APEC Measures Women’s Participation in Regional Economy
Manila, Philippines, 16 September 2015
A dashboard of indicators providing a snapshot of the status of women in APEC has been developed by the APEC Policy Partnership on Women and the Economy (APEC PPWE) as a tool to measure the progress of women’s participation in economic-related activities in the Asia Pacific region.
Following consultations with data experts and economy representatives, The APEC Women and The Economy Dashboard 2015 includes indicators classified into five priority areas: a) access to capital and assets, b) access to markets, c) skills, capacity-building, and health, d) leadership, voice, and agency, and e) innovation and technology. It is an important tool that helps prioritize gender mainstreaming efforts, as well as monitor progress of ongoing initiatives.
"The Dashboard, at the onset, told us that there are clear efforts within the region to improve the conditions women are facing to facilitate their participation in the economy, and there are several areas toward this end that need more work," said Senior Analyst Carlos Kuriyama of the APEC Policy Support Unit, during the APEC PPWE meetings in Manila, The Philippines.
This year, APEC members are highlighting issues concerning the need for inclusive growth as part of economic development, including gender-related issues and small and medium-size enterprises.
“APEC aims to help women participate in regional and global markets and has indeed gained some headway as indicated in the Dashboard,” said PPWE Chair Emmeline L. Verzosa. “For example, more credit information systems are collecting data from microcredit institutions that facilitate SMEs’ access to credit. Most of SMEs in the region are owned or managed by women,” Verzosa said.
However, despite efforts to promote the use of financial services among women, more can be done to promote women’s financial literacy.
“More than 60% of adult women in APEC do not possess a savings account, which tells us that we need to raise awareness among women about basic financial services" Kuriyama said.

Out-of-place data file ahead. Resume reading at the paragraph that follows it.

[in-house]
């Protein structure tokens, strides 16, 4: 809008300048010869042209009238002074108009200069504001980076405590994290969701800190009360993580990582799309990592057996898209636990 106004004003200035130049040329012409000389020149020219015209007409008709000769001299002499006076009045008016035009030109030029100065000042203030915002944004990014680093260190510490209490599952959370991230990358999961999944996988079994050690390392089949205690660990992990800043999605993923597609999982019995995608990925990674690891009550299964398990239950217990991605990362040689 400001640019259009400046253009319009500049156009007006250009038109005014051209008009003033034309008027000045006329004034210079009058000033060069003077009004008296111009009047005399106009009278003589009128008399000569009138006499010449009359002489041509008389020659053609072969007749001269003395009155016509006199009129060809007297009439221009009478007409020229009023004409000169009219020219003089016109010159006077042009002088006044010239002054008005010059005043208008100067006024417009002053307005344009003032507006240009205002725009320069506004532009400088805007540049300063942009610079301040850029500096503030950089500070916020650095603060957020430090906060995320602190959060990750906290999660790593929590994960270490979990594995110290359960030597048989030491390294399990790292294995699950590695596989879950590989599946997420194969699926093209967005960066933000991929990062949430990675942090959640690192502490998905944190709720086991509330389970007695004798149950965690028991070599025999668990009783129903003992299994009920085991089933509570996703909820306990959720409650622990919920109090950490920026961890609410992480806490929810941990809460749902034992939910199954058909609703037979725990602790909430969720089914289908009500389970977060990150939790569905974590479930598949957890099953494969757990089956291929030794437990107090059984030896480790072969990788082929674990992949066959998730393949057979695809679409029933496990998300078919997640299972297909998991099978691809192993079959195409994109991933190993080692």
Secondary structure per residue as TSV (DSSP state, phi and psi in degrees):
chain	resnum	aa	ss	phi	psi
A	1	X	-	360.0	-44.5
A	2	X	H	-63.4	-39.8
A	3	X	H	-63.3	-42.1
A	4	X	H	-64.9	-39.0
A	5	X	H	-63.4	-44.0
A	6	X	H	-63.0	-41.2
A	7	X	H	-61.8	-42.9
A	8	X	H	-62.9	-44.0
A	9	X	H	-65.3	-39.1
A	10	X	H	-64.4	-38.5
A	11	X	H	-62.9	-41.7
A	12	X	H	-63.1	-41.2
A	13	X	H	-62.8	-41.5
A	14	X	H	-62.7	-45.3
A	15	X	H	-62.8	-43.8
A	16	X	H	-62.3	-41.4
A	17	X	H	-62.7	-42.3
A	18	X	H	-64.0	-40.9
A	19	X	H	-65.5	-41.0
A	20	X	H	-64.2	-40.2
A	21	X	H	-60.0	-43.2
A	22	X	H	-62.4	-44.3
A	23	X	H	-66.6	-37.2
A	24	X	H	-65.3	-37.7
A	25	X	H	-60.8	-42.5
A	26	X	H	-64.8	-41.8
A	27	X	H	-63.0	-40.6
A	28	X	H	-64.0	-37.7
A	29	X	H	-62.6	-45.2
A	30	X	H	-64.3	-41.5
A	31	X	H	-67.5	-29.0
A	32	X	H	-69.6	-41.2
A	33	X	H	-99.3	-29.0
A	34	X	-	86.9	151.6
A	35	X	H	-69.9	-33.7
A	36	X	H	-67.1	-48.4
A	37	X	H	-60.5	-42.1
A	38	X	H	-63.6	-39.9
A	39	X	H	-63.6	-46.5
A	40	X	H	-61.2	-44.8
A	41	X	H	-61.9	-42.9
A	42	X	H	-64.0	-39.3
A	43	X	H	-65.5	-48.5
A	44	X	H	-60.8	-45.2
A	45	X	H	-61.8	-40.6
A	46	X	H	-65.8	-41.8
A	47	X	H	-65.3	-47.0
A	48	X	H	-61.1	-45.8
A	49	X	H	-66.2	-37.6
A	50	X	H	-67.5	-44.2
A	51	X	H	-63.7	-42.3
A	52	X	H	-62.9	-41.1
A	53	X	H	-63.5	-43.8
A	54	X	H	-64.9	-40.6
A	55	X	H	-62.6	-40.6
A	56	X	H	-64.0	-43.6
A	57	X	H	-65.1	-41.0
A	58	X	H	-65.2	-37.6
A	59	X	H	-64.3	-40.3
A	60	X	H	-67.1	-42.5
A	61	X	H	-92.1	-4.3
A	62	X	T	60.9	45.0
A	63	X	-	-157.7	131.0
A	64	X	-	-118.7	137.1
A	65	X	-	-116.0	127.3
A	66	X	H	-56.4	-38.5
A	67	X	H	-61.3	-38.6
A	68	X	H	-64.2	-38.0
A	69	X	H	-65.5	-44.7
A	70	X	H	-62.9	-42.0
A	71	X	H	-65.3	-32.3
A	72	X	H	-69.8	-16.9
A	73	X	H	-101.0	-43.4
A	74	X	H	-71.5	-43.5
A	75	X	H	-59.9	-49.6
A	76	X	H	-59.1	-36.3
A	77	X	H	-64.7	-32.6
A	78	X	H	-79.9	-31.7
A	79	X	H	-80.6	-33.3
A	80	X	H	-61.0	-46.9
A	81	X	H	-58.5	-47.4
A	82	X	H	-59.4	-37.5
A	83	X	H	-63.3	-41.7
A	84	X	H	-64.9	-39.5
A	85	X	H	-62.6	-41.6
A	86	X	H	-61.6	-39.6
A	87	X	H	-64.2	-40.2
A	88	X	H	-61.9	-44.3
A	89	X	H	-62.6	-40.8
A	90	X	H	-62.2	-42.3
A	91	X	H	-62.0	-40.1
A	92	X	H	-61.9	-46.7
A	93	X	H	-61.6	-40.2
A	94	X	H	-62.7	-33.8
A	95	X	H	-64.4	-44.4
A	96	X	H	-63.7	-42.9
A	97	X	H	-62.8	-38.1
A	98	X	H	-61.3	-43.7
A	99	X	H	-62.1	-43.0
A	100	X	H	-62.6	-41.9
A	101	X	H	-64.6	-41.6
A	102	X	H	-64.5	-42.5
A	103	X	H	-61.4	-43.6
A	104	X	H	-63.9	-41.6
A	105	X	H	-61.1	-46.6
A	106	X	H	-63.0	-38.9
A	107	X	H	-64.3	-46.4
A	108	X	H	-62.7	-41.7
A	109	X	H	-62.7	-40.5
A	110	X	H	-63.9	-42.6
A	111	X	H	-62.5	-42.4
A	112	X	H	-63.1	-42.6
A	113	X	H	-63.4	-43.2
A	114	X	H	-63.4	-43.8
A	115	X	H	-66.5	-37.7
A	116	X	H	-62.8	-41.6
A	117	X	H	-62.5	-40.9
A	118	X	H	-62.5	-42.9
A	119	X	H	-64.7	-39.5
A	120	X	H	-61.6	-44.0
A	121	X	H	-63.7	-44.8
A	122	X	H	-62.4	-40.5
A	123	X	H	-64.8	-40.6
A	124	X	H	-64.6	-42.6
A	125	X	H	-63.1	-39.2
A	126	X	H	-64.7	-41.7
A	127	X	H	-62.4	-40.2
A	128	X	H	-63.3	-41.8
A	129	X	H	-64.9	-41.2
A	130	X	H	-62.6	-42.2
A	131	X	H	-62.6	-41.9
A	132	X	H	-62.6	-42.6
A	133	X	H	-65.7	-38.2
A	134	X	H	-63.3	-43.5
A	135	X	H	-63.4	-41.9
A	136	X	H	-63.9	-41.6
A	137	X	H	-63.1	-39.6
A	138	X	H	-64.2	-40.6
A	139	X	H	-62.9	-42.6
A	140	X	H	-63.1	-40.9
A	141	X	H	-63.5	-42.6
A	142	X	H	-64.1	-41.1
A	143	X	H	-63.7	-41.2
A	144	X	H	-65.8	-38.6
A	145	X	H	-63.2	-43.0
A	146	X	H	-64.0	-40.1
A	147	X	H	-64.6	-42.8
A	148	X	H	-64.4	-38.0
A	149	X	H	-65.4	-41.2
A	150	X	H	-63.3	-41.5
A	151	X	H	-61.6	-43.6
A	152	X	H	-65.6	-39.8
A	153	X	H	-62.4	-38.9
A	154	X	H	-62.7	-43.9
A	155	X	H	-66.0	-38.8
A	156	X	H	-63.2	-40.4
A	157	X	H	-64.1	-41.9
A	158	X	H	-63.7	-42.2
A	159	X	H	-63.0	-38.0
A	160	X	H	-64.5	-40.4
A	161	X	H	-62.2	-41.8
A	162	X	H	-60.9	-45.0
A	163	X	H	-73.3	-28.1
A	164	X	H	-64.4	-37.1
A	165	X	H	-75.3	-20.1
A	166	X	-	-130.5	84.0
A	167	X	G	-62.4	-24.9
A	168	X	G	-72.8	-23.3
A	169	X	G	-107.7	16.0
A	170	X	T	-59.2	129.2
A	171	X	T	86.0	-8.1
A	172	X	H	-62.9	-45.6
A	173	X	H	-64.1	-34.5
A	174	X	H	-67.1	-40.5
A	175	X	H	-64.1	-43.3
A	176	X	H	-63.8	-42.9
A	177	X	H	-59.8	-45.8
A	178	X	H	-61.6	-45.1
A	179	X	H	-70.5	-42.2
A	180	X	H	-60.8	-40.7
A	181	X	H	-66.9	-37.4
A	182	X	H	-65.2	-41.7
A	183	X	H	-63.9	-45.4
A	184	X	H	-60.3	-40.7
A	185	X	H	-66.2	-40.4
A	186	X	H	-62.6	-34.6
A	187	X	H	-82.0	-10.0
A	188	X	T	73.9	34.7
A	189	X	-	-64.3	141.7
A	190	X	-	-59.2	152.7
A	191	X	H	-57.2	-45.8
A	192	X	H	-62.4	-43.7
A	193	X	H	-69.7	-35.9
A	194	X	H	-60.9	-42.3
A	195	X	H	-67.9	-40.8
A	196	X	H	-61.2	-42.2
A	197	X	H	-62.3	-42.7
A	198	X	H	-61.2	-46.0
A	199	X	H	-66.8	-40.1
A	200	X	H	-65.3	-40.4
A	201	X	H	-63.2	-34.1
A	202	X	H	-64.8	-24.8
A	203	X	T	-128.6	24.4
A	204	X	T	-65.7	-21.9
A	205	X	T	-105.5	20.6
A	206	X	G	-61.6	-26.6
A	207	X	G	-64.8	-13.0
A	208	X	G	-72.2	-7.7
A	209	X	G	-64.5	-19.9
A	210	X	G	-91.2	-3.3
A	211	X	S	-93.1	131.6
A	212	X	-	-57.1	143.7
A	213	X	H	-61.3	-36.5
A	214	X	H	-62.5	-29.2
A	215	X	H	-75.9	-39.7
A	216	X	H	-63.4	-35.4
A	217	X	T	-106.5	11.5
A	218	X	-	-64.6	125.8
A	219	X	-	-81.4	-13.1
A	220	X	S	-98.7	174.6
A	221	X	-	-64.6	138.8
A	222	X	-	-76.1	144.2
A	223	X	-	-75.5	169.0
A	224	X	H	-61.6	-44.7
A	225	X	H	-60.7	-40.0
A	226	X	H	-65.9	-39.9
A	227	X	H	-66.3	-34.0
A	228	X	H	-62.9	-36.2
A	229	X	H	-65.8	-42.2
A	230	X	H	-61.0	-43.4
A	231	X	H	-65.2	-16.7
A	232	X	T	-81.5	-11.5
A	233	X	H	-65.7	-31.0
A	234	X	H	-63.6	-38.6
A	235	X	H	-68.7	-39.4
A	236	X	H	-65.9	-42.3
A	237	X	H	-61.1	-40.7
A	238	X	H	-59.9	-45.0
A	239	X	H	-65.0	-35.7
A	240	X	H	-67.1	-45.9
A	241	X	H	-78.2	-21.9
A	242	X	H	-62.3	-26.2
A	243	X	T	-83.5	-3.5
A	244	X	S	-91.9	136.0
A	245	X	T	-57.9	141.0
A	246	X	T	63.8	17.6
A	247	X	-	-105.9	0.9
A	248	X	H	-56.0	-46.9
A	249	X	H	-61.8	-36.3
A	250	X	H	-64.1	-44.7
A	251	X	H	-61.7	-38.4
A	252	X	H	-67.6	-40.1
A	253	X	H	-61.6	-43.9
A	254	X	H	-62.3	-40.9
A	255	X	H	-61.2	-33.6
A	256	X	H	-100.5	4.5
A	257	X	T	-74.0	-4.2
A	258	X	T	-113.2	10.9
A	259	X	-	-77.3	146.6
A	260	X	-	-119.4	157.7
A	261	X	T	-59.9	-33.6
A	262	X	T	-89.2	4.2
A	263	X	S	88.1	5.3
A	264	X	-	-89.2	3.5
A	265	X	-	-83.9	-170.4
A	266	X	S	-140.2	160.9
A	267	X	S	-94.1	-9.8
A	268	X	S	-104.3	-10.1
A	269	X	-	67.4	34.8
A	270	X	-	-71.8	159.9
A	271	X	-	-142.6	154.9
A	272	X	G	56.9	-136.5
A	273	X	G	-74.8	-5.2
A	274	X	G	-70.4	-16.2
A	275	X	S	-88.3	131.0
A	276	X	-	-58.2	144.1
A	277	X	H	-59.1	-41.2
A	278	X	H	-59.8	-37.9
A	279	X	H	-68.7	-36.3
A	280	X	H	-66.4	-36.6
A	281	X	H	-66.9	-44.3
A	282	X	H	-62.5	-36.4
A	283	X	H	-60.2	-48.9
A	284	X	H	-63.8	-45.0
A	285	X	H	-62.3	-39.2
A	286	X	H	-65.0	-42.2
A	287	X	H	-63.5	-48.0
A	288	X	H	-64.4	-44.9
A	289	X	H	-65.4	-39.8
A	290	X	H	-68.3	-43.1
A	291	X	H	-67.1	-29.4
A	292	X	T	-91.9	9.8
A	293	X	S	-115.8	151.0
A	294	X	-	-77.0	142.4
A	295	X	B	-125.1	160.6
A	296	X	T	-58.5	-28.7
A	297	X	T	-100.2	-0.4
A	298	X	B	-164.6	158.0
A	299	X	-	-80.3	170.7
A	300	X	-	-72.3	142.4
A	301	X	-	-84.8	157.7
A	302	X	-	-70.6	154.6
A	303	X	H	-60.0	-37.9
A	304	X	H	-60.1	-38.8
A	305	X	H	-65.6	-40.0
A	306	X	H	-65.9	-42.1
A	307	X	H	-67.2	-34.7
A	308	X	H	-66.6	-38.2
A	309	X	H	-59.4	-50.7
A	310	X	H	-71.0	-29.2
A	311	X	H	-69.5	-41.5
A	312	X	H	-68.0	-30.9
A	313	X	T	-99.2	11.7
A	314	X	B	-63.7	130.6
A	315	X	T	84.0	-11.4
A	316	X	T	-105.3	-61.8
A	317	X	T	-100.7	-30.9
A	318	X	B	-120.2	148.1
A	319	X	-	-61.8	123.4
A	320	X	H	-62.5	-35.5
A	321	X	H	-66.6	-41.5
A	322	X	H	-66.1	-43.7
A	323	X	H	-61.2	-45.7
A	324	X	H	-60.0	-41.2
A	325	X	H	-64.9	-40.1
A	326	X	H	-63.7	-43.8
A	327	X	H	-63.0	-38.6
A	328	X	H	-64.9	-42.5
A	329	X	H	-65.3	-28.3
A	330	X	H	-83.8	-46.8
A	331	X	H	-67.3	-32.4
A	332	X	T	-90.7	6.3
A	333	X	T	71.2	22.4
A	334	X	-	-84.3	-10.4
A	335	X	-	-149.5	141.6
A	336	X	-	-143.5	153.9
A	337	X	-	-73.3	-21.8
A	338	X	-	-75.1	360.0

The Dashboard revealed progress in women’s status as accessibility to training and educational programs, as well the reduction in maternal mortality rates and increasing live births. It also shows that many APEC economies have legislation in place to address cases of domestic violence, but the legal framework is inadequate or faces implementation problems in more than half of APEC economies.
In addition, the participation of women in leadership positions in politics and top management positions in the private sector remains low. Legal issues, such as restrictions in terms of maternity leave, pregnancy and remunerations are impediments for women’s career advancement as they could deter many women from continuing their career paths and reaching influential positions.
The Dashboard also indicates that women face difficult conditions, even before entering the labor market, as several APEC economies do not protect them by law from gender discrimination in the hiring process or facing questions regarding their family status during the job interview.
The Dashboard also saw less participation of women in science, technology and engineering in most APEC economies and that women do not have incentives to pursue a career path in research.
“As gleaned in the tool, conditions of women differ across APEC economies,” said Kuriyama. “Nevertheless, capacity-building activities, which are well-informed of best practices in other economies, can be implemented in areas that governments need to do more work.”
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